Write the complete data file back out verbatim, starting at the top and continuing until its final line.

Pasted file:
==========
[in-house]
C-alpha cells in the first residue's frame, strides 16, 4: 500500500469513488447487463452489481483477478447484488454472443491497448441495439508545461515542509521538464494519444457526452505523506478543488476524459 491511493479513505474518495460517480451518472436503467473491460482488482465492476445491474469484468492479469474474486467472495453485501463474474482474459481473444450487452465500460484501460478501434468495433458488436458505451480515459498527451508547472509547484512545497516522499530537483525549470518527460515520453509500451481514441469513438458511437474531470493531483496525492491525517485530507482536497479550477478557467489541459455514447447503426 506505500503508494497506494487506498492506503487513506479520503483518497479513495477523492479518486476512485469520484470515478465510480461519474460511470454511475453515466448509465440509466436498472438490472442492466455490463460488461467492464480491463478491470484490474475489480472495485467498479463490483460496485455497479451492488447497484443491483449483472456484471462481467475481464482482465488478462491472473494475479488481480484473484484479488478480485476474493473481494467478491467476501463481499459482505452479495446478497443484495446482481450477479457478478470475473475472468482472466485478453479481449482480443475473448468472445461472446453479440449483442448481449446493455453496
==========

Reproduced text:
[in-house]
C-alpha cells in the first residue's frame, strides 16, 4: 500500500469513488447487463452489481483477478447484488454472443491497448441495439508545461515542509521538464494519444457526452505523506478543488476524459 491511493479513505474518495460517480451518472436503467473491460482488482465492476445491474469484468492479469474474486467472495453485501463474474482474459481473444450487452465500460484501460478501434468495433458488436458505451480515459498527451508547472509547484512545497516522499530537483525549470518527460515520453509500451481514441469513438458511437474531470493531483496525492491525517485530507482536497479550477478557467489541459455514447447503426 506505500503508494497506494487506498492506503487513506479520503483518497479513495477523492479518486476512485469520484470515478465510480461519474460511470454511475453515466448509465440509466436498472438490472442492466455490463460488461467492464480491463478491470484490474475489480472495485467498479463490483460496485455497479451492488447497484443491483449483472456484471462481467475481464482482465488478462491472473494475479488481480484473484484479488478480485476474493473481494467478491467476501463481499459482505452479495446478497443484495446482481450477479457478478470475473475472468482472466485478453479481449482480443475473448468472445461472446453479440449483442448481449446493455453496